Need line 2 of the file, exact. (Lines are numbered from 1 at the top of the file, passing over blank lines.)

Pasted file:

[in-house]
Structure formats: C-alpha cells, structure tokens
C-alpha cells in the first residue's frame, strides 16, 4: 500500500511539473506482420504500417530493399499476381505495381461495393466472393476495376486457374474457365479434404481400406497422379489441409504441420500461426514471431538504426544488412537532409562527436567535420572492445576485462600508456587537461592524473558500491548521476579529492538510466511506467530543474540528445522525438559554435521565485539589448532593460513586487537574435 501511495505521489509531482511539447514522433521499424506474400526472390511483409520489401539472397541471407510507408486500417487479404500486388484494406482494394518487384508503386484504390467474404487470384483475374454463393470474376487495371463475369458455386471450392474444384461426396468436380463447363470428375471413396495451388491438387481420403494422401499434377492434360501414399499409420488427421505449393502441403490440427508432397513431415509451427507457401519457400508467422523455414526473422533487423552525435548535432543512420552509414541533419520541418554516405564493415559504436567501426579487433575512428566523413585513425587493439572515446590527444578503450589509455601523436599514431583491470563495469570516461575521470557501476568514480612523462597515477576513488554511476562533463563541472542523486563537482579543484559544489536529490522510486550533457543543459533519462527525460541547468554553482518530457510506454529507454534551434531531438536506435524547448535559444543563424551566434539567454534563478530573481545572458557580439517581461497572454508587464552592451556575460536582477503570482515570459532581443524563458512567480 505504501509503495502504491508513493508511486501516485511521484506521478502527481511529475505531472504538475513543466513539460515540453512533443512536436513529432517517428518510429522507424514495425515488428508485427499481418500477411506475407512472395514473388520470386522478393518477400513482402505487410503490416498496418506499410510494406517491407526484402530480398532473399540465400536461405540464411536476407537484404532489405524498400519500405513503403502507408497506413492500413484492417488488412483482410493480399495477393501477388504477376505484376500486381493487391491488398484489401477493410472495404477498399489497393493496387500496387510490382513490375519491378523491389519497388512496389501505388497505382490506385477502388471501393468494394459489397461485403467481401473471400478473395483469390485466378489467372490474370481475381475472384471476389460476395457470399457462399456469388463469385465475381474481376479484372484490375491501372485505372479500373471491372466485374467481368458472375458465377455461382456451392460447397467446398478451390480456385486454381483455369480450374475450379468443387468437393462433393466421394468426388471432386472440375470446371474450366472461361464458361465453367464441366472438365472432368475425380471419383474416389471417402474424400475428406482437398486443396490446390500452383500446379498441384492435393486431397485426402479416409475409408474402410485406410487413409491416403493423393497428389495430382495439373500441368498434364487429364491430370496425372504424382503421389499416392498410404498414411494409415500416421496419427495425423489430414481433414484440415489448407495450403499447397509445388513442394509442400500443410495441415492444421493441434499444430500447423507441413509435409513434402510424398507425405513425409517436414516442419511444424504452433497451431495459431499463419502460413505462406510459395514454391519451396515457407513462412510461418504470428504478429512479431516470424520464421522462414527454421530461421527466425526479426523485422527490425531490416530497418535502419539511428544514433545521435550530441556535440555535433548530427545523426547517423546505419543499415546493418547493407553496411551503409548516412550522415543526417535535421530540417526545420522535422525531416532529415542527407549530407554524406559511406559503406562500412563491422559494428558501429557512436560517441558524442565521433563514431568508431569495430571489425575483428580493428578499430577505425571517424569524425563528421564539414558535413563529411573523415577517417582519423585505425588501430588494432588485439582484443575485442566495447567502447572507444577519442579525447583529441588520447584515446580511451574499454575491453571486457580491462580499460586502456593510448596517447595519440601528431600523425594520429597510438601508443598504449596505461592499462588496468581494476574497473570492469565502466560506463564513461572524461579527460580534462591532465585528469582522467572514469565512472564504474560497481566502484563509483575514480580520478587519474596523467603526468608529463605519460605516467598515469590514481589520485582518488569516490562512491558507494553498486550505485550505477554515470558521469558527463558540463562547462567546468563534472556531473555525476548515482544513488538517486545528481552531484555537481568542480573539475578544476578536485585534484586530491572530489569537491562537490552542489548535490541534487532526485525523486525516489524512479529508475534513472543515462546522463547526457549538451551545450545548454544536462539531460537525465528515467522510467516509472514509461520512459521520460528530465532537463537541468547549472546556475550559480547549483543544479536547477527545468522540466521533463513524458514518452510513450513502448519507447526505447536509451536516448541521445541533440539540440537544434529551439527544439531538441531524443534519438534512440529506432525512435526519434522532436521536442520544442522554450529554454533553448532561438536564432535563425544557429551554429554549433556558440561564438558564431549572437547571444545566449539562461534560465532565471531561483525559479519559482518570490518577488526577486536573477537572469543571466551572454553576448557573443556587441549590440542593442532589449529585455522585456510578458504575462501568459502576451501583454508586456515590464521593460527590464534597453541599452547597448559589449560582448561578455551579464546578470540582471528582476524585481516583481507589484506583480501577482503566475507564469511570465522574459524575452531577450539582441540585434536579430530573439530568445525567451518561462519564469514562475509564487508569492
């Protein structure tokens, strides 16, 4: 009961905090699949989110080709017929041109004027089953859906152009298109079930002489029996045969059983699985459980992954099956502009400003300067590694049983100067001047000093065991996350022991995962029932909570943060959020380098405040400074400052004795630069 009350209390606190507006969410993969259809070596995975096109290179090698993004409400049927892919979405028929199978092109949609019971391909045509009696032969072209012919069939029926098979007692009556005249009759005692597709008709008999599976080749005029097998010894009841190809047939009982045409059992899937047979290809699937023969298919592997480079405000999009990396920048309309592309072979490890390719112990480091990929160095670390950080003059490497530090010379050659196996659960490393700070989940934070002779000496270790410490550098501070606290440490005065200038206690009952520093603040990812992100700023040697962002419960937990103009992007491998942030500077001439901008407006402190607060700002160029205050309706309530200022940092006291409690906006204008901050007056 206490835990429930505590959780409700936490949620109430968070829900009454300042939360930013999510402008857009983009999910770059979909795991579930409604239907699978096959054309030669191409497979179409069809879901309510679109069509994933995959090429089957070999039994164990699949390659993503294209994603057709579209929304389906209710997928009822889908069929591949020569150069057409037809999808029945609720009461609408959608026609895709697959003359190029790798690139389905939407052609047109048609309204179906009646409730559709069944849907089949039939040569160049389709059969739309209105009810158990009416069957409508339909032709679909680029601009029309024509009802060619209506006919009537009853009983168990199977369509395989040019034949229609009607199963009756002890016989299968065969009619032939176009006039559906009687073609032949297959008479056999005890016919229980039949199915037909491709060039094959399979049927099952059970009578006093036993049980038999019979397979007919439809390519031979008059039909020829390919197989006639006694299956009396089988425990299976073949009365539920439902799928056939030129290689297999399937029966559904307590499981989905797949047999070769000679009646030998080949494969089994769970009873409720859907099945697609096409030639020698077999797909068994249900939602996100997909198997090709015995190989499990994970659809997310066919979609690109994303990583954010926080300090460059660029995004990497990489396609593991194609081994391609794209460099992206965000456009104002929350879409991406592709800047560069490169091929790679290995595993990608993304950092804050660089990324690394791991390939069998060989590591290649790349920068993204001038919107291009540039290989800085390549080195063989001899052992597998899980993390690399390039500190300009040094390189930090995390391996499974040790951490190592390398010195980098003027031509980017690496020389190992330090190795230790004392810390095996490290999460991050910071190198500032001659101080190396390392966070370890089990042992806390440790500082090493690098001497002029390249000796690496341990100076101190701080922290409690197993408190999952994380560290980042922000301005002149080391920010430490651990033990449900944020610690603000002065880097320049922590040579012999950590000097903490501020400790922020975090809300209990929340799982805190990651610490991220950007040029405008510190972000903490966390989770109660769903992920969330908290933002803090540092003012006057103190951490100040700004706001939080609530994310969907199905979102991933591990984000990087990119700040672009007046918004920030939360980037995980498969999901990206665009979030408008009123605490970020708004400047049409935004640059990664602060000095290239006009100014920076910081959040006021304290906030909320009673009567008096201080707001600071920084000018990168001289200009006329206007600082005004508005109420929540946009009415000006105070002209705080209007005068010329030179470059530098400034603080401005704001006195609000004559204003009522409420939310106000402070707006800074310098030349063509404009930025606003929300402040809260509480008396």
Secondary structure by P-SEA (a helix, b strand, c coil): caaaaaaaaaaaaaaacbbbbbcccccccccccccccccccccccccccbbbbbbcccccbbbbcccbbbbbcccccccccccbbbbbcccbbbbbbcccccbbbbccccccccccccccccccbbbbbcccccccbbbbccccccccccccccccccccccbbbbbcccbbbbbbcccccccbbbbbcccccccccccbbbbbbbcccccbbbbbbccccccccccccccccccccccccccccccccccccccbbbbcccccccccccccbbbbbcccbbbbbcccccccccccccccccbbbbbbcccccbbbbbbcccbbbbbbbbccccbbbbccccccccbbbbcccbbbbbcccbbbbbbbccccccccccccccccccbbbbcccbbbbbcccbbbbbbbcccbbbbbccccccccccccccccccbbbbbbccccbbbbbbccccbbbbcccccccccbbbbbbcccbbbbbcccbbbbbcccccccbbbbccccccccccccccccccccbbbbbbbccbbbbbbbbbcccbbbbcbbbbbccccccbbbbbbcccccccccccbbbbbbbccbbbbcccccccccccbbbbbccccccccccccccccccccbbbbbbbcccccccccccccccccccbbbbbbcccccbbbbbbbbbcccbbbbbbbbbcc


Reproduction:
Structure formats: C-alpha cells, structure tokens